Residents of the city's 28 wards are welcomed to the chambers, and allowed to sit on the floor rather than up in the gallery. But more often than not, most of the honored guests would be considered lobbyists.

A group of younger aldermen wants to make the weekly welcomes take a lot less time by banning lobbyists from the floor of the Board while they are in session — "if for any reason at all, optics," said Alderman Megan-Elliya Green, D-15th Ward.

Marshall Griffin/St. Louis Public Radio

Missouri Secretary of State Jason Kander unveiled on Tuesday a wide-ranging ethics proposal he wants lawmakers to take up and pass this year.  It includes:

  • restoring campaign contribution limits,
  • banning gifts from lobbyists to all state elected officials,
  • requiring a three-year waiting period before ex-lawmakers can work as lobbyists. 

Kander, a Democrat, says if adopted, Missouri can go from having the worst ethics system in the country to the best.

This article first appeared in the St. Louis Beacon, Dec. 2, 2013 - Missouri state Rep. Steve Webb, D-Florissant, announced Monday that he was finally resigning, several weeks after House Democratic leaders had called on him to do so.

Webb, a former head of the Missouri Legislative Black Caucus, faces felony stealing charges as well as misdemeanor counts of campaign finance-related violations.

(via Flickr/Tax Credits)

Nice restaurants in Jefferson City should be sad to see the Missouri Legislative session end. They’ve received tens of thousands of dollars worth of business from lobbyists courting Missouri’s legislators over dinners and drinks.

Who were the legislators taken out for expensive meals? Well, in many cases, we don’t really know.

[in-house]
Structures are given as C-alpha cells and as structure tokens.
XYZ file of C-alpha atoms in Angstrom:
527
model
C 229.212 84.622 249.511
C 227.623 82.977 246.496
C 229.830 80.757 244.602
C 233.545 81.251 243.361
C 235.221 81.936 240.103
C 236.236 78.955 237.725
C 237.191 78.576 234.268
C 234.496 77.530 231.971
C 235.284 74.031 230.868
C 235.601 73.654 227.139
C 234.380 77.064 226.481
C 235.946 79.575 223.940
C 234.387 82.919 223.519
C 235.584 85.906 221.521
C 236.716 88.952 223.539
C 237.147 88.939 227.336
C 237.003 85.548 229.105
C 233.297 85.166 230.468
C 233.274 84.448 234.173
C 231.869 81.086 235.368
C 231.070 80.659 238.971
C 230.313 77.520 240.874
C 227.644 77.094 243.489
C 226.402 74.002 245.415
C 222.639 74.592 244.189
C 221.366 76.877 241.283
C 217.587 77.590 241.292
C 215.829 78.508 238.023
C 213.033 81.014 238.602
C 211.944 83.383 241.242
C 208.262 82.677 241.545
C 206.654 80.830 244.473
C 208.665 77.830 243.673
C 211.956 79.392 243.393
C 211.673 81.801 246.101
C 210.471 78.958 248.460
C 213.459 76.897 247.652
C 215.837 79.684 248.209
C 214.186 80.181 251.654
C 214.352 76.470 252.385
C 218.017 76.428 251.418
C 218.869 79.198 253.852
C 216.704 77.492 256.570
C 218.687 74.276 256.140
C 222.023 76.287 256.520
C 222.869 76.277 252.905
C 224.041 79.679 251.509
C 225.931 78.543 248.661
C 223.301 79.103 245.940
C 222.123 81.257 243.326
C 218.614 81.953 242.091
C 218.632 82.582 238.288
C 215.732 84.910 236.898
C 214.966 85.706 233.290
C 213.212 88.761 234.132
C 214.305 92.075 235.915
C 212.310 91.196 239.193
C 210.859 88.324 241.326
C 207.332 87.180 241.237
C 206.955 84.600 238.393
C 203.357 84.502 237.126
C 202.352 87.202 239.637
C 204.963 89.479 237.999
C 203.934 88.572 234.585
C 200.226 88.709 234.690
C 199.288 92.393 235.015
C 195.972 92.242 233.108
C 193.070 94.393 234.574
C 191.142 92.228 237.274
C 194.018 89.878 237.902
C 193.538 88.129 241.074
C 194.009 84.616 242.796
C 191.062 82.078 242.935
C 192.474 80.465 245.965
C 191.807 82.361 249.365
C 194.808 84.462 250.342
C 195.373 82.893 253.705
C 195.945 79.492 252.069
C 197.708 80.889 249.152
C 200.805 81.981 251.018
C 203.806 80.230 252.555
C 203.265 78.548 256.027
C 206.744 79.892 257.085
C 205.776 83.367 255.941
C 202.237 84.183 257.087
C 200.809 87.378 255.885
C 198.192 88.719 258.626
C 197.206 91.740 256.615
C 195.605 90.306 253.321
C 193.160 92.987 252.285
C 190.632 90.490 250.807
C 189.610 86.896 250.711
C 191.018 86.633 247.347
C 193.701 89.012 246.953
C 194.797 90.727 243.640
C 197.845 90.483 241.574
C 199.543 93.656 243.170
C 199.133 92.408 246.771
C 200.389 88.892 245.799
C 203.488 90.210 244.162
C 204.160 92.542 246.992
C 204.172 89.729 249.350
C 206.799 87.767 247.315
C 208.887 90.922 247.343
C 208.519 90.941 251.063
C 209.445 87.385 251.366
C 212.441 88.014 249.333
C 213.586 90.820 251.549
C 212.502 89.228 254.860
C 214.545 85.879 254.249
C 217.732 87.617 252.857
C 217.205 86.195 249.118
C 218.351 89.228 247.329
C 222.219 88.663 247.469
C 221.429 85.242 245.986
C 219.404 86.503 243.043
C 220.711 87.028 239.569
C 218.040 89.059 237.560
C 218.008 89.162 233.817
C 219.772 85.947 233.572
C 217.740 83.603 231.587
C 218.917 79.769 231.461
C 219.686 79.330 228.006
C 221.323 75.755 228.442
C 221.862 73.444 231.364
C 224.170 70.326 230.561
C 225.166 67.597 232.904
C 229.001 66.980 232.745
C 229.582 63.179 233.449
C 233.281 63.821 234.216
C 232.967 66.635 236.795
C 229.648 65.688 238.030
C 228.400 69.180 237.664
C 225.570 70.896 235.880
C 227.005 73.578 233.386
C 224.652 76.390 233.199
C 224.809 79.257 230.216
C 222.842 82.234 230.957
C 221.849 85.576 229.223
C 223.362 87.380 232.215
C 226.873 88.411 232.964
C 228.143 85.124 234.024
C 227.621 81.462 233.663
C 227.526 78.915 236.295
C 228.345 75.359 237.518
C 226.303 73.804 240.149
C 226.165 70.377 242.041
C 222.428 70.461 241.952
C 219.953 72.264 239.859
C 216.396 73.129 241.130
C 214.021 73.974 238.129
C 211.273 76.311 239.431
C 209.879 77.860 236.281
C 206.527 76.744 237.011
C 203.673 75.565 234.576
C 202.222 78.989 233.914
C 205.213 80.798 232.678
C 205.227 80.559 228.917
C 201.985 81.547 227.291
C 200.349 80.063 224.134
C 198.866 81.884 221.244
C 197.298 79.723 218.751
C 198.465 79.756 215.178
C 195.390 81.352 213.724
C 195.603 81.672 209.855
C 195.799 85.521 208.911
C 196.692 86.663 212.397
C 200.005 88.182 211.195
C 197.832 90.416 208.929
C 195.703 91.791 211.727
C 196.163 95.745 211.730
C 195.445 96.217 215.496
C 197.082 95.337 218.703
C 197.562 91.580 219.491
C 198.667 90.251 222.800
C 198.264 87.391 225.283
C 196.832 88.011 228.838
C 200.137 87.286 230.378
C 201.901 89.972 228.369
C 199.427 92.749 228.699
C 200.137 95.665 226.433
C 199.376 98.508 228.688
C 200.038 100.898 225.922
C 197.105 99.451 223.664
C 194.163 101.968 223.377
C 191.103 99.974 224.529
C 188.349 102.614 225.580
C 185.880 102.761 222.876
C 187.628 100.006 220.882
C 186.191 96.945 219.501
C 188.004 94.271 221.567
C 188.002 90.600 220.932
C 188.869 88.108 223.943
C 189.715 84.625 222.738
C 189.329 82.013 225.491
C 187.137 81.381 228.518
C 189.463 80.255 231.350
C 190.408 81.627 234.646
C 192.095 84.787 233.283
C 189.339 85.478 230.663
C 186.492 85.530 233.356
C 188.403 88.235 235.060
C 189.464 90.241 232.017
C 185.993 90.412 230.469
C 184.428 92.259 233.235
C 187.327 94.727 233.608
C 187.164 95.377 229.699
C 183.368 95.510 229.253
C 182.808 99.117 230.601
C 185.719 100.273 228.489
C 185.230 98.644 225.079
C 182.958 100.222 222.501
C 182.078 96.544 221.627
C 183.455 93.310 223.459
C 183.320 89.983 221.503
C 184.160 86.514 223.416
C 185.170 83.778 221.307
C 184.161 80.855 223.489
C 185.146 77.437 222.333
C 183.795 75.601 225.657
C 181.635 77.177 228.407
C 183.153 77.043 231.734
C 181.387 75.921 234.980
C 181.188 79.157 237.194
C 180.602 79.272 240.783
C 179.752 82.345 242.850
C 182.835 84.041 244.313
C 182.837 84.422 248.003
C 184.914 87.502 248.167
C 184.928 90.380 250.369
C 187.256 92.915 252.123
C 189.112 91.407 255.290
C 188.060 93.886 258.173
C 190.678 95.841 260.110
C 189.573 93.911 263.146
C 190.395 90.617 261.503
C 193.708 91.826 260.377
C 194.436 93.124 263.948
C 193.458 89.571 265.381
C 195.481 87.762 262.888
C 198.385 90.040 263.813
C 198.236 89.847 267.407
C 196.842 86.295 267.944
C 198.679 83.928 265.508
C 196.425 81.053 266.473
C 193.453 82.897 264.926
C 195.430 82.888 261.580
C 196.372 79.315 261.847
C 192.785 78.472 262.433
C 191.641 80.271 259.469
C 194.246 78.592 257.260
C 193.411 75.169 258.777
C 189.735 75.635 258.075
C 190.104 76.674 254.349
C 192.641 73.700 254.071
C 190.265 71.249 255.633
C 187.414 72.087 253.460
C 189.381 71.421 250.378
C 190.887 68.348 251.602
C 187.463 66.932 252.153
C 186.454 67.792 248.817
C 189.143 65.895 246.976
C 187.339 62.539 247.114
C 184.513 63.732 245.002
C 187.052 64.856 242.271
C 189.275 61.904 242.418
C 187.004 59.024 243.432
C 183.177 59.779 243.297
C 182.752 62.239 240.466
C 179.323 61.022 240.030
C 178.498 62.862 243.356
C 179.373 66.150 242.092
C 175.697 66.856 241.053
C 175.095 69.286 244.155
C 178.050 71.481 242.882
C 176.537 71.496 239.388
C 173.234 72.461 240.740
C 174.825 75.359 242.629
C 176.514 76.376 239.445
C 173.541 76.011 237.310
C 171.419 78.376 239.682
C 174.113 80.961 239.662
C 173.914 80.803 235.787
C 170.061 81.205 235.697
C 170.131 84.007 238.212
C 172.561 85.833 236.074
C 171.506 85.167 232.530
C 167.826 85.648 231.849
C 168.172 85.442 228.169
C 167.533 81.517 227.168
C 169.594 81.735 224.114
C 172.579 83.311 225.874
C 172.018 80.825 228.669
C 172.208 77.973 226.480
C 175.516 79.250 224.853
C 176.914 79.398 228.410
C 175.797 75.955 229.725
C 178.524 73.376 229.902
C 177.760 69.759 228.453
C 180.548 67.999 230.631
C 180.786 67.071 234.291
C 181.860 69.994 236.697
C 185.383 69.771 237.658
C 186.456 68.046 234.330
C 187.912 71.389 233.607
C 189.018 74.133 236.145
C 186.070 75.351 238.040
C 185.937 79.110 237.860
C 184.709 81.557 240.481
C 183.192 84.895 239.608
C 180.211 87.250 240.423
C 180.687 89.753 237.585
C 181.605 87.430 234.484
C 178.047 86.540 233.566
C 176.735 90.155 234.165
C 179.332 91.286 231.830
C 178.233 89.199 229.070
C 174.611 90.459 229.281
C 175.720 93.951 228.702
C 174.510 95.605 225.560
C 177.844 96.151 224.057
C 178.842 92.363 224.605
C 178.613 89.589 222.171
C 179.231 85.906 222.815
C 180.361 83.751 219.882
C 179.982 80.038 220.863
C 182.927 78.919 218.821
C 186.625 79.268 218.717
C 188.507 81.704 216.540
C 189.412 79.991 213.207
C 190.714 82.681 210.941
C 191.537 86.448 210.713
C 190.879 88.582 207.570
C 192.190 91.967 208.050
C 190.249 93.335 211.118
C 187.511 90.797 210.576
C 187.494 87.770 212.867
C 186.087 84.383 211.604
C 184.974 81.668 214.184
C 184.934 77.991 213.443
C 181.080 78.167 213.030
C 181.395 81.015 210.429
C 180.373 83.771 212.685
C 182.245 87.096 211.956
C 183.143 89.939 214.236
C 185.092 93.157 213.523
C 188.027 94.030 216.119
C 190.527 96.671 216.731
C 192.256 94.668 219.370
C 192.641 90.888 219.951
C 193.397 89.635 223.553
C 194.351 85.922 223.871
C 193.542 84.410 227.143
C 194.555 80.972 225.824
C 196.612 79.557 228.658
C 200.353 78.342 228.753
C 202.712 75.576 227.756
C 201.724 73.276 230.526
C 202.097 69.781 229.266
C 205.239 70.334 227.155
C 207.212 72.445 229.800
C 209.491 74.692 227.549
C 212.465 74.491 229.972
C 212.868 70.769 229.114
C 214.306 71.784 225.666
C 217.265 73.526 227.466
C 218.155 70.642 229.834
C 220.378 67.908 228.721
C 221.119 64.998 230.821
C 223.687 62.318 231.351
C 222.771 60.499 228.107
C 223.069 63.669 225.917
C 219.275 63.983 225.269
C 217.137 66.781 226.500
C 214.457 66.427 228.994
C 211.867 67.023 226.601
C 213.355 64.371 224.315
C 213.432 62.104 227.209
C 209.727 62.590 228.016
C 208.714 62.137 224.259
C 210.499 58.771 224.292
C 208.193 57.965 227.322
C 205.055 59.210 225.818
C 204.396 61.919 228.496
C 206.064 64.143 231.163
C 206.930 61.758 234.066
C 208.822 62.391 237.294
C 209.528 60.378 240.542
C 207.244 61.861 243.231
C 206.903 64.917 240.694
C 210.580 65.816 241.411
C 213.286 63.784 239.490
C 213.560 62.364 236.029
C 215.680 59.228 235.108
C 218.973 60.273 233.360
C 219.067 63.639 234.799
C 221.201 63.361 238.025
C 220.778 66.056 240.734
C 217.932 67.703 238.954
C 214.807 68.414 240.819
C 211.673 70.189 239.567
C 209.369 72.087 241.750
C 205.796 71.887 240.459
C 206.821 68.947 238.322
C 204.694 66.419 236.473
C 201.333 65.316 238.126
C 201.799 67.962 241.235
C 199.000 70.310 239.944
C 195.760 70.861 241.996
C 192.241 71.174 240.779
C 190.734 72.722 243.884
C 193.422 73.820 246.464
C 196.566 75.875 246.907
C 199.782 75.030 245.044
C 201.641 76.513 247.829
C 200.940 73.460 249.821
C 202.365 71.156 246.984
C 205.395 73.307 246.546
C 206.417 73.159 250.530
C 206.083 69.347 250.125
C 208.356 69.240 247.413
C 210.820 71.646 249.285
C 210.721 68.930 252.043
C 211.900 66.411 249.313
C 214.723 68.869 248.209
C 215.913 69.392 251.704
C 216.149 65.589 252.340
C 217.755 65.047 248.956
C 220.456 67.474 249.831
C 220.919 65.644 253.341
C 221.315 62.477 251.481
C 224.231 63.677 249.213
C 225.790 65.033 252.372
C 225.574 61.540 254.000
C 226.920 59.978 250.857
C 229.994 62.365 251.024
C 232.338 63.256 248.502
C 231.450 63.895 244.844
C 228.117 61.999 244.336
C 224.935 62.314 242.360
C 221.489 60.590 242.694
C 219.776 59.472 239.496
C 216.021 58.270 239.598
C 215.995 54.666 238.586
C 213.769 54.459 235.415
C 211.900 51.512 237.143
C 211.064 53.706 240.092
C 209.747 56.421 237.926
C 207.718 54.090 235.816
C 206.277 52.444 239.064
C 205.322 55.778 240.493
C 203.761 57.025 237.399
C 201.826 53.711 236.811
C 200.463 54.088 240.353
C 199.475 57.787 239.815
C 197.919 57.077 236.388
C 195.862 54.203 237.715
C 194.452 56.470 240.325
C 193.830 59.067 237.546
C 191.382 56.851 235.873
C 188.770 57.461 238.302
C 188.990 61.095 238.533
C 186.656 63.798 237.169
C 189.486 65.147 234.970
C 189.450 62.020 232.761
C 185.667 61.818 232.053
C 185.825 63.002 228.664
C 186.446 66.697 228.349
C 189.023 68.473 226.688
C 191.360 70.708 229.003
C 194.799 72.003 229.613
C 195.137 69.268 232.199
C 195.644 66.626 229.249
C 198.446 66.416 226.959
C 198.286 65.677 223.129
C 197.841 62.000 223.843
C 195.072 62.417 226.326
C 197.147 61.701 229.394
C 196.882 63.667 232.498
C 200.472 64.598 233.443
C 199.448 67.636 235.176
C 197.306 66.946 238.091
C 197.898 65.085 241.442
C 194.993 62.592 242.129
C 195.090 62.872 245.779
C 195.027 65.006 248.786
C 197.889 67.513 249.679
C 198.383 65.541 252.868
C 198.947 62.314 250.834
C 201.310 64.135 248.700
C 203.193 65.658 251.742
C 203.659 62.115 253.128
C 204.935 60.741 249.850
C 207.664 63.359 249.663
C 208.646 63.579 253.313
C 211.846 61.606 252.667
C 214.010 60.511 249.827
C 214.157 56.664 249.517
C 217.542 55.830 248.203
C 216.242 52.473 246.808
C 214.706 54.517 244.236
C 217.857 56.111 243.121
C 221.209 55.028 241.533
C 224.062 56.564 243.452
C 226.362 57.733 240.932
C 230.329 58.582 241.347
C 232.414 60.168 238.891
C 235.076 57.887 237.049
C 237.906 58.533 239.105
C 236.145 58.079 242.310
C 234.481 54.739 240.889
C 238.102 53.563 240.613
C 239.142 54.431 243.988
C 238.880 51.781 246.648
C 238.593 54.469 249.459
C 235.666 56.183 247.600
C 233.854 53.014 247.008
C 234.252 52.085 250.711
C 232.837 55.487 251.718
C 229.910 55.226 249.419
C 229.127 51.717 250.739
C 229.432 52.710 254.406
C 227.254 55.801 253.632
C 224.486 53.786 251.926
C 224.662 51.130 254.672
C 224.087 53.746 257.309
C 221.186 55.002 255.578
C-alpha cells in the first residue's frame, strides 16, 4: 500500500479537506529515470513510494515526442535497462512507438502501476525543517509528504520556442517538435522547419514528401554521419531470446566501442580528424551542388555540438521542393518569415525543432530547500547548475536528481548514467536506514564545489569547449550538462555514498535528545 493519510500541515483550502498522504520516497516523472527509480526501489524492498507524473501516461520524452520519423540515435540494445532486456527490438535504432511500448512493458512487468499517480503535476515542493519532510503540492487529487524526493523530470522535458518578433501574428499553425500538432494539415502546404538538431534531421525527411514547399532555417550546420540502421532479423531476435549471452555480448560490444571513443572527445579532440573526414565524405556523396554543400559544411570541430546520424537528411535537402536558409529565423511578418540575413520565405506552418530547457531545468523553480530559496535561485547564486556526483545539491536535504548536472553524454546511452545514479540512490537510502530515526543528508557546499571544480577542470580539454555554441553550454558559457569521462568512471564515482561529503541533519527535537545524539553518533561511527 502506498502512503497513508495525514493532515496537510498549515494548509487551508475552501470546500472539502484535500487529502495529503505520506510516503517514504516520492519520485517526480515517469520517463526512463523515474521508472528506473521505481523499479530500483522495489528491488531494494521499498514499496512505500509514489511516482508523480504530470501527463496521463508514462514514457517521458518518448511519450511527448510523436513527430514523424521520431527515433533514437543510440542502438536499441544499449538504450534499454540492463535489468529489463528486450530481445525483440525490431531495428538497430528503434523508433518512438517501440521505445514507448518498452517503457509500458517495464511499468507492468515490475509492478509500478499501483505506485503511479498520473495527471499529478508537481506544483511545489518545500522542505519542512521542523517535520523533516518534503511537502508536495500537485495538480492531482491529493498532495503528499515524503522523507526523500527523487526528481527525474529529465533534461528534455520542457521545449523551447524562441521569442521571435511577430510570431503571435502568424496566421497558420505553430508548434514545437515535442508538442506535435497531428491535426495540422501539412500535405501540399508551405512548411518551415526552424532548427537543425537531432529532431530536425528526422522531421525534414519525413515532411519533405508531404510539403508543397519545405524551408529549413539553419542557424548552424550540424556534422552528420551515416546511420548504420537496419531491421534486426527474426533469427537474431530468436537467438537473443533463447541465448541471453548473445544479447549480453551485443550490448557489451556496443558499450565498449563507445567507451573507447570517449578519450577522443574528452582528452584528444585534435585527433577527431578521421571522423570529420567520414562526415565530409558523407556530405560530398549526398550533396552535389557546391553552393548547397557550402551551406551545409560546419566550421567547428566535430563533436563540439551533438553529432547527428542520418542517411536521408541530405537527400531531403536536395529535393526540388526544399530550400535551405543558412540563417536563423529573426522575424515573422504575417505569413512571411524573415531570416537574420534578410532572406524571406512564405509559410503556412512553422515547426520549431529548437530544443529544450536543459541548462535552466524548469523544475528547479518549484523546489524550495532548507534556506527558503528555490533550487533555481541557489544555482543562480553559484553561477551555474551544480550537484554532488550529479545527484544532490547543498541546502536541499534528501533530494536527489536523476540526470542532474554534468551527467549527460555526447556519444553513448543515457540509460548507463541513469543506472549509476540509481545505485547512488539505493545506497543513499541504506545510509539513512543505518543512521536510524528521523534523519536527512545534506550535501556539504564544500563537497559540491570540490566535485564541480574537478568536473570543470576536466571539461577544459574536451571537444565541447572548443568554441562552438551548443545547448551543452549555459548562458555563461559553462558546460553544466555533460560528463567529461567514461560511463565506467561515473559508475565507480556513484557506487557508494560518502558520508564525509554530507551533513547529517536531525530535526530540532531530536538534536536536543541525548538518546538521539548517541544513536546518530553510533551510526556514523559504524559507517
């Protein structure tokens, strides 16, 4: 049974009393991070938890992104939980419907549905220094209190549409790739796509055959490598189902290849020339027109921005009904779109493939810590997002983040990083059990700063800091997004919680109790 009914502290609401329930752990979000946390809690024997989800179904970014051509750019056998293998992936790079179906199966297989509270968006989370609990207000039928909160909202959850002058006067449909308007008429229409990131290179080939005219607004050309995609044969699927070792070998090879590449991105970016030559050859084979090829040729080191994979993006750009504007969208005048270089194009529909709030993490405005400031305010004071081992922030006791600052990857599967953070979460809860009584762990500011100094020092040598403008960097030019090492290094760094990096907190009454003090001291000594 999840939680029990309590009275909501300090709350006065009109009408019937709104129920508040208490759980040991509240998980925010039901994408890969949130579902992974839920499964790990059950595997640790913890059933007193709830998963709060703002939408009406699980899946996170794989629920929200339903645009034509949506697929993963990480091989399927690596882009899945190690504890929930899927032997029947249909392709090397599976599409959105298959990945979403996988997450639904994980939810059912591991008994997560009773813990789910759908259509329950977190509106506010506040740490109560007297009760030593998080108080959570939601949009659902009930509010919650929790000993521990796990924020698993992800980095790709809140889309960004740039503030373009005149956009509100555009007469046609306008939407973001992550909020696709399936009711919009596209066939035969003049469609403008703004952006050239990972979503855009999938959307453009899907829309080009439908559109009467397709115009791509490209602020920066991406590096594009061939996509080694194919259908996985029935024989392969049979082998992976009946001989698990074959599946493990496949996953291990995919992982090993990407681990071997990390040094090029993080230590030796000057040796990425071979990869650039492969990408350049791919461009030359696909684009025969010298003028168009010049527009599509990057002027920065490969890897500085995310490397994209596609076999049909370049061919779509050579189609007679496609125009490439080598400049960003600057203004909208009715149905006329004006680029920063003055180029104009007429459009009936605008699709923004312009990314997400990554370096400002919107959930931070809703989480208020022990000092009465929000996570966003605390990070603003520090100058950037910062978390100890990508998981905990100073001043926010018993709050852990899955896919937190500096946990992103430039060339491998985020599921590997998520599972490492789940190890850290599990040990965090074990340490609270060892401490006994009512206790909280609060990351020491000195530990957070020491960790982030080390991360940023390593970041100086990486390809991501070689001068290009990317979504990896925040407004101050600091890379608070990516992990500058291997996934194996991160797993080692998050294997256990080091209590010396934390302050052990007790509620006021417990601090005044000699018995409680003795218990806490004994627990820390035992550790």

Mo. Ethics Panel Fines Ex-Sen. Wright-Jones Of St. Louis $270K

May 15, 2013
(via Flickr/MoNewsHorizon)

A former state senator from St. Louis has been fined more than $270,000 by the Missouri Ethics Commission for violating numerous campaign finance laws.

A decision released Wednesday by the commission found that former Democratic Sen. Robin Wright-Jones used campaign money for personal expenses such as food and clothing. She also received vehicle mileage reimbursements both from the state and her campaign committee. The commission also found numerous instances where the campaign failed to report contributions and expenditures by deadlines.

Marshall Griffin/St. Louis Public Radio

The Missouri Bar has canceled its planned debate for the state Attorney General’s race.

The debate had been planned for Friday, October 19th, in St. Louis at the Missouri Bar’s annual meeting.  Spokeswoman Farrah Fite says they canceled the debate because Republican nominee Ed Martin did not RSVP by Thursday’s deadline.  She added that incumbent Democrat Chris Koster and Libertarian nominee Dave Browning had accepted the invitation.

(via Facebook/Antonio French)

Updated at 8:45 p.m. to clarify the location of mingled funds.

The Missouri Ethics Commission has fined St. Louis city Alderman Antonio French nearly $38,000 for a series of campaign finance violations that occurred during his successful 2009 campaign for the 21st Ward seat.

French, a Democrat, was charged with five violations, including failing to maintain a checking account at a chartered bank for about nine months, and failing to update campaign records to indicate the closure of the old account and the opening of a new one.

The Missouri Supreme Court has struck down a 2010 ethics law that took a long and twisted path to its final form.